Sunday, March 18, 2012

Croissants 101–so many layers, so little time


I love croissants!  I mean they are probably my all time favourite pastry. When Rob and I were in France 5 years ago, we would go to whatever local bakery in the town we were in and buy a half dozen with our coffees almost every morning.  I don’t know what the French do that make their pastry so much superior to anything I’ve had here, but they do!

So now I’m on the hunt for the best croissant recipe.

First off the croissant is so named for it’s distinctive crescent shape.  It is a dough layered with butter that’s been folded and turned several times to give the pastry it’s special texture.

The key to a really good croissant isn’t just the flakiness, but a combination of flavour, crispness, texture and number of layers.  The more layers, the lighter the pastry. 

There are many conditions to consider when making the ideal croissant.  So after making all these different recipes (some world renowned, some unknown) I’ve come up with a few determining factors:

  • unsalted vs salted butter
  • sugar vs honey
  • using non-fat milk powder vs not using
  • the number of “turns” 4 vs 5
  • number of days to make, does more resting help or hurt
  • temperature of the oven
  • the water

I’m no expert and my tastes may be quite different than yours, but here’s what I thought of each recipe.  I just really really love croissants.

My first recipe I chose is from a Google search. Julia Childs recipes: as taken from MamaligaPros: small batch, easily workable.  flakey, buttery, very tasty, can be frozen before baked off.  Cons:  had to decrease temperature for second bake as the outsides were crispy but inside was not cooked.  I dropped the temperature to 400 degrees and they crisped up nicely and inside was cooked.  The croissants weren’t very big. Both Abby and I really liked the flavour but not the texture.


The second recipe I took from my awesome Bread book and included renowned pastry chef Michel Roux.  The directions were easier and included using non-fat milk powder. Pros:  larger batch, more butter, crispy and flakey.  Cons – flakes were thicker, couldn’t get the dough thin enough (could be due to pulled rib muscles), there was a lot of butter oozing, so a bit too greasy.  The flavour of these were Rob’s favourite.


My father-in-law Bill gave me his recipe that he got from the Canadian Living Magazine March 1987.  Pros: I really liked this dough, much easier to work with, not as stiff.  the dough rose a lot more.  very flakey. larger batch and got 18 decent size croissants.  Cons: the dough is really sticky at first and when baked the pastries didn’t hold their shape as well. This batch had good flavour, very buttery. Abby and I liked these ones.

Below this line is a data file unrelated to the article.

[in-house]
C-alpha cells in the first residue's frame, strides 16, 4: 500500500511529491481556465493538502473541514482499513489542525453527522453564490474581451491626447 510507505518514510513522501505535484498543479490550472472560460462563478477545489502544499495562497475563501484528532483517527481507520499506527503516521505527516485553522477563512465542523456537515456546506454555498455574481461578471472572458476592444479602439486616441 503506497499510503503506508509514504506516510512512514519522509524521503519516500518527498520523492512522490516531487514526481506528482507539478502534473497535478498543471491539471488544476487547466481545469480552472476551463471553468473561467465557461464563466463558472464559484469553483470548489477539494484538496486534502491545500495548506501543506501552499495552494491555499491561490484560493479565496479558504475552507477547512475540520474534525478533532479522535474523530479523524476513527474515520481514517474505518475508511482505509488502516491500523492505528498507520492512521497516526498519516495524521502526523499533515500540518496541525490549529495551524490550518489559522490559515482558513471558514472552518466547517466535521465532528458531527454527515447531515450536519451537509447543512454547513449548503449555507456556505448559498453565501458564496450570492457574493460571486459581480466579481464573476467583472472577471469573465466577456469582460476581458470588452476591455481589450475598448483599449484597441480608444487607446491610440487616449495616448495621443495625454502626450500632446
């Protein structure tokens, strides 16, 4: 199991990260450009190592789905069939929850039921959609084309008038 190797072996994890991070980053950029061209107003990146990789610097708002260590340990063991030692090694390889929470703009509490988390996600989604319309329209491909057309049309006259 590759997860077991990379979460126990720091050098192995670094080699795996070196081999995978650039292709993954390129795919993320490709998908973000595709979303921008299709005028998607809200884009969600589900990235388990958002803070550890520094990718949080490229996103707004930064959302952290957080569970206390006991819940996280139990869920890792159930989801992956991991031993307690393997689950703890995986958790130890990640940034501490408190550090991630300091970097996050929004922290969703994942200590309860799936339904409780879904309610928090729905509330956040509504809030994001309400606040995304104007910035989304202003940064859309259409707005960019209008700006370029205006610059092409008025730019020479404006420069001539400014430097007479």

Attempt four I went back and tried Michel Roux’s recipe again.  Now that the ribs aren’t quite so sore.  I got the layers thinner this time.  I really like the flavour on these.  Pros: These are closest to the flavour I remember from France.  Crispy and flakey with a doughy center.  Cons: Stiff dough makes it hard to roll.  This recipe also has the most butter folded in, so when baked they are greasier. 


I recently read that one of the reasons croissants here don’t taste the same as in France is because of the fat content of the butter. Butter in the states is around 80-82% whereas in Europe, butter typically contains 82-84% butterfat.  This greater proportion gives the butter a richer taste than American butter.  You can buy European butter but haven’t seen it yet in my journeys.

I love croissants and so do my girls.  I wanted to make some more but I have no resistance to them and if I see them I eat them.  So without further ado, here’s the recipe I recommend,… My father-in-laws:

  • 1 2/3 cups lukewarm water
  • 1/2 cup skim milk powder
  • 1/4 cup granulated sugar
  • 1 tbsp dry active yeast
  • 3 2/3 cups all-purpose unbleached flour
  • 2 tsp salt
  • 1/3 cup shortening
  • 1 lb butter – cold
  • 1 egg
  1. Mix together water, milk powder, sugar and yeast.  Let sit until foamy